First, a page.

Winter for Vata-Kapha and Kapha-Vata
Your best strategy for staying balanced this winter will be to assess your body’s state of balance and the influence of your local weather on a day-to-day basis. With a refined sense of awareness, you can adapt your routine to pacify either vata, or kapha, or both—depending on your changing needs. To this end, you may find it helpful to read both the vata and kapha sections for more useful tips on how to pacify one or the other of your predominant doshas at a time.
Foods to Favor
Refer to the general recommendations for broad-based guidelines well-suited to your body type. Eat warm, cooked foods that are lavishly spiced with a variety of flavors. Especially supportive foods for you to eat this winter include apricots, berries, cherries, peaches, soaked prunes, soaked raisins, asparagus, carrots, chilies, green beans, mustard greens, okra, rutabaga, cooked spinach, honey (never cooked or heated), amaranth, basmati rice, miso, tur dal, ghee, mustard oil, sunflower oil, goat’s milk, freshwater fish, shrimp, pumpkin seeds, and sunflower seeds.
Acceptable Seasonal Indulgences
The heaviness and moisture of the winter season may allow you to enjoy some foods that would normally upset vata: caffeinated teas, Hot Spiced Chai, a cup of coffee or espresso, or a particularly spicy dish. On the other hand, the cold, dry weather will allow you to indulge in some sweet, nourishing treats like warm Maple Tapioca that might upset kapha at other times of year.
Foods to Minimize
You’ll definitely want to reduce iced drinks, cold or frozen foods, and leftovers. You’ll also want to steer clear of foods like watermelon, white sugar, spelt, soy beans, soy flour, and pork, which are aggravating to both vata and kapha. Beyond that, you can keep tabs on your digestion and watch for signs of excess kapha (heaviness, lethargy, brain fog) and excess vata (gas, bloating, constipation, anxiety), and adapt your diet accordingly.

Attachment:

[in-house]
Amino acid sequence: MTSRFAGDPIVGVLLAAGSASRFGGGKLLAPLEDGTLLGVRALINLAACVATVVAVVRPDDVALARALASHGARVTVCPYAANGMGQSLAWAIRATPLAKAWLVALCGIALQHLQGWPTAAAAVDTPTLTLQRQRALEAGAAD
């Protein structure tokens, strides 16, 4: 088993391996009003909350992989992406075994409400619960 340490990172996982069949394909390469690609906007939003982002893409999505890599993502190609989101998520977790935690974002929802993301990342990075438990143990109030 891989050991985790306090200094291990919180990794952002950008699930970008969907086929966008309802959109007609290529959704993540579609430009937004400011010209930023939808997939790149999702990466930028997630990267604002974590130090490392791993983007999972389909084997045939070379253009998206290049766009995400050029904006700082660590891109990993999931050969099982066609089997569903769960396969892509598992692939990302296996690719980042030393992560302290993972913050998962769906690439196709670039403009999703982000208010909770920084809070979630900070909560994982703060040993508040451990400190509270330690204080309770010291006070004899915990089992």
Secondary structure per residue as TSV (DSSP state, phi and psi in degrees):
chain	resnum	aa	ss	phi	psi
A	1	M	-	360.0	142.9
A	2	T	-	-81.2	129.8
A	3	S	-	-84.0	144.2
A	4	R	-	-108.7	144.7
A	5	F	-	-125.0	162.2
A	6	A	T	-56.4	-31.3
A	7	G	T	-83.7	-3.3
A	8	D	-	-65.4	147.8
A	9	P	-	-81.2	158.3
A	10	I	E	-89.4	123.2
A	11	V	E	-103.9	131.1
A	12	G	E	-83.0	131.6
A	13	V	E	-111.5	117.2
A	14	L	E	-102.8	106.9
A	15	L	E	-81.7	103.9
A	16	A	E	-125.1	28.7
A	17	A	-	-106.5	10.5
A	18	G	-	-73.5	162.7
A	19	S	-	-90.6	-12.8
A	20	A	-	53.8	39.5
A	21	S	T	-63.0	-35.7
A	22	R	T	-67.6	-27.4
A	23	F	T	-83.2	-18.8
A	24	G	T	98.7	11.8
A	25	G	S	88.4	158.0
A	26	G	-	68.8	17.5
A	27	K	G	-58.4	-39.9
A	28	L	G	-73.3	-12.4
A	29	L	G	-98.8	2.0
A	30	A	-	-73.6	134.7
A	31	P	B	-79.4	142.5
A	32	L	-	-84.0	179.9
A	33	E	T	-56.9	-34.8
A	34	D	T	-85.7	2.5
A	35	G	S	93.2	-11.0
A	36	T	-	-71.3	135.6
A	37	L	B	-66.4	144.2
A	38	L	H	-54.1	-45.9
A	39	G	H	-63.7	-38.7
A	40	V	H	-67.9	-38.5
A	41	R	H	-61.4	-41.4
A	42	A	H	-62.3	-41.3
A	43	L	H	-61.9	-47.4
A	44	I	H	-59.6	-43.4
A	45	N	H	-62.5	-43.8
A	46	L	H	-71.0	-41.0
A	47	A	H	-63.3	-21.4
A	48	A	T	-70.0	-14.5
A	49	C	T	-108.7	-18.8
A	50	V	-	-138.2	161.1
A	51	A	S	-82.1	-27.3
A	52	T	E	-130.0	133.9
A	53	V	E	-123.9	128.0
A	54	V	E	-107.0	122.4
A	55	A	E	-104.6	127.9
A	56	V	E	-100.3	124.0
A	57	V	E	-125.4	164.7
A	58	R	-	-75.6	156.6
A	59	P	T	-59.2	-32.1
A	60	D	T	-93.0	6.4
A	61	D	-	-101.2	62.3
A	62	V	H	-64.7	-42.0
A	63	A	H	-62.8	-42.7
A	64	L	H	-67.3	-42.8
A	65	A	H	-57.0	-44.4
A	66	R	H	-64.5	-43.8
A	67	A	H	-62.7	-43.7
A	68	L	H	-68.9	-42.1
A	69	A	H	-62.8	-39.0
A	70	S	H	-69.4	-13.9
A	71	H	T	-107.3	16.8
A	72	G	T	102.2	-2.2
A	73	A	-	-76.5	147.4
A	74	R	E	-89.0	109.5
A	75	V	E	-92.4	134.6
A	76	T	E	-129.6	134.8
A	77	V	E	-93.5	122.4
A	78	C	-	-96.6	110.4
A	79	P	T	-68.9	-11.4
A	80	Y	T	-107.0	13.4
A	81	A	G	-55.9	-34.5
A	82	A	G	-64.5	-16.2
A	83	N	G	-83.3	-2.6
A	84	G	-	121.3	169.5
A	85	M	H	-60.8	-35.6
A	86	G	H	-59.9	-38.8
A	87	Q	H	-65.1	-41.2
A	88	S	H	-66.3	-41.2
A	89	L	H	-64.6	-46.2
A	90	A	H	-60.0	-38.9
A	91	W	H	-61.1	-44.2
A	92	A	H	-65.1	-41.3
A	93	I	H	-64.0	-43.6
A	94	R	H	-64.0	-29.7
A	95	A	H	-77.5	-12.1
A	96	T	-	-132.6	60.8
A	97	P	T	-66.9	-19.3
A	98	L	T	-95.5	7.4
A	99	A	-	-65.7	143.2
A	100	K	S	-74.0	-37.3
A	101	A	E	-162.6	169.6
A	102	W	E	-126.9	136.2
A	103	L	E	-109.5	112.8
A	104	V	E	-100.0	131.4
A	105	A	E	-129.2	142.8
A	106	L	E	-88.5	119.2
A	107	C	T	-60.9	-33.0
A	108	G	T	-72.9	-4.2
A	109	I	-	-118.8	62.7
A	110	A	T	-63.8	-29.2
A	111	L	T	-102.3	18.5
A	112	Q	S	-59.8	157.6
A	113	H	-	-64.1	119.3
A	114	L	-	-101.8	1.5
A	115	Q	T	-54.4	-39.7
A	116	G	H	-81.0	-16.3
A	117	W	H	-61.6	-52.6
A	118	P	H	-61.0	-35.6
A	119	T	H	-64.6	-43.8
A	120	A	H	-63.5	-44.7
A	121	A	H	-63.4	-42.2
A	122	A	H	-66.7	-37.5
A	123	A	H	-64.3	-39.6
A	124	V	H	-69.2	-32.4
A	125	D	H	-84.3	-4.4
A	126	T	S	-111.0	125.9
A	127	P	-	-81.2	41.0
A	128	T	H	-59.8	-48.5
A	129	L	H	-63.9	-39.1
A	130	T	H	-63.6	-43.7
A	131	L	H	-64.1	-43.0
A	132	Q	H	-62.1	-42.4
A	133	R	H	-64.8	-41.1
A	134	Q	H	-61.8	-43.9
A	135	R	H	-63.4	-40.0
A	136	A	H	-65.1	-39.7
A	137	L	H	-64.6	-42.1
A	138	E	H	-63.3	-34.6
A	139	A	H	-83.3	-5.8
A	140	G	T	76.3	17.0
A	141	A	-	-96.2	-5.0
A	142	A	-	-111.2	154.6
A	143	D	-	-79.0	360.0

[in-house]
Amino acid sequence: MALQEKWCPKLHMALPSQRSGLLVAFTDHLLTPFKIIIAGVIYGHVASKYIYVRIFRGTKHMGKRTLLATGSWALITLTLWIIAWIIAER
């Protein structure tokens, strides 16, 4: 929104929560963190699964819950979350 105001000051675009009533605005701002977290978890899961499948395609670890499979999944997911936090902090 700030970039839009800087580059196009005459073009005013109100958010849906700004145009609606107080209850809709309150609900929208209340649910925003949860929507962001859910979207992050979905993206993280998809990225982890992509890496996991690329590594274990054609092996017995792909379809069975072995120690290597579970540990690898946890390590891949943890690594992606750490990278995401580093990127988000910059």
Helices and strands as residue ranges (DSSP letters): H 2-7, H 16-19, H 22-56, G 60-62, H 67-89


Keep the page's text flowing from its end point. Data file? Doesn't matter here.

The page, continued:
To pacify both kapha and vata, you’ll want to balance predictability with spontaneity, relaxation with stimulation, and quiet stillness with active engagement. Strike this balance in your relationships, work habits, exercise routine, and in your mental presence. You can also change up your habits to be more vata-pacifying or more kapha-pacifying, depending on your local weather and any fluctuations in your internal state of balance. If the weather is wet, cloudy, and heavy, and/or if you find yourself feeling sluggish, weighed down, or lacking motivation, shift to a more kapha-pacifying lifestyle for a few days and see if you feel a shift. If the weather is cold, dry, and windy, or if you’re feeling isolated, lonely, overextended, or depleted, embrace a more vata-pacifying lifestyle until you start to feel more stable and calm. The most important thing is for you to cultivate awareness of your inner needs so that you can protect both vata and kapha this winter.